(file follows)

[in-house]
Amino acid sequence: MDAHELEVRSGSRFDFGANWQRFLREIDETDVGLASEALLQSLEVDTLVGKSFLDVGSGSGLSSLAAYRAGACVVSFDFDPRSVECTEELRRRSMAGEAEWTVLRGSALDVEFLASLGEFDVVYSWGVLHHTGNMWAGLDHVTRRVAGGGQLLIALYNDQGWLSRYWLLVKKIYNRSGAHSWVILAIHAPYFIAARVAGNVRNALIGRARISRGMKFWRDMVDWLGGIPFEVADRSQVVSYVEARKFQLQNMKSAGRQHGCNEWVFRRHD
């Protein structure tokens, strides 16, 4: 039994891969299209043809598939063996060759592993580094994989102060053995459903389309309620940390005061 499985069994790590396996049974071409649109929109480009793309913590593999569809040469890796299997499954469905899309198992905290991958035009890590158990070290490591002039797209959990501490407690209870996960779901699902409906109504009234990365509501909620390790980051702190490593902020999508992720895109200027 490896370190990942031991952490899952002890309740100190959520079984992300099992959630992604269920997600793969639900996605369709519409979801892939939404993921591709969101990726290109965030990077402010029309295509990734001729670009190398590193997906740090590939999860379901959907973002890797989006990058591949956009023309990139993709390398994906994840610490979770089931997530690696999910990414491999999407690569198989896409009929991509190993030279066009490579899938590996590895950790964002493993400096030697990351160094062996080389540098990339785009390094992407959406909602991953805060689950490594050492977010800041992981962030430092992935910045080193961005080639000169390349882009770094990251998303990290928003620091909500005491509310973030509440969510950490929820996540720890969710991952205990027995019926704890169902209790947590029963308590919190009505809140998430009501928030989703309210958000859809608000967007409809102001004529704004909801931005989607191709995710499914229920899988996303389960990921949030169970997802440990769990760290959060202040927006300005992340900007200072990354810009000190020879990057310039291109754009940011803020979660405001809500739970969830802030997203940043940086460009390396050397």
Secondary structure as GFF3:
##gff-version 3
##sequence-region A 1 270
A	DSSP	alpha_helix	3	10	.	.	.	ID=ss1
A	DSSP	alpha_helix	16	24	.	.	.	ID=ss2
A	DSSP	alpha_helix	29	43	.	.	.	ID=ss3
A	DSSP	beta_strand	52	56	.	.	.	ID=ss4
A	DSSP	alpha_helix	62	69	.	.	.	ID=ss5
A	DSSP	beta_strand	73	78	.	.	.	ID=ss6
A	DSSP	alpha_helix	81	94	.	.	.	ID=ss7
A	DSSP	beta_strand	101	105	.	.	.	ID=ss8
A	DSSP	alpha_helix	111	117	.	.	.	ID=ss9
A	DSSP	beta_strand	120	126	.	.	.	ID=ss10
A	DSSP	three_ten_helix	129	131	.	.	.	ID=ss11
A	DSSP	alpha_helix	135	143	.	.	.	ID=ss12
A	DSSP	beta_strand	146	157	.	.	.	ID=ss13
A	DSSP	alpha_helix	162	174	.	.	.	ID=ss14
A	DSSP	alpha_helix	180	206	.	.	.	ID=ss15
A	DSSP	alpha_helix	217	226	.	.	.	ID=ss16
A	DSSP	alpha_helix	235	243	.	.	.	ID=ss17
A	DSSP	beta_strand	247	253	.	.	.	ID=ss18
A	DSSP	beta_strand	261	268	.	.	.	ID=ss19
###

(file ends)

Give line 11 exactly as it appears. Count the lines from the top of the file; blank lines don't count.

A	DSSP	alpha_helix	62	69	.	.	.	ID=ss5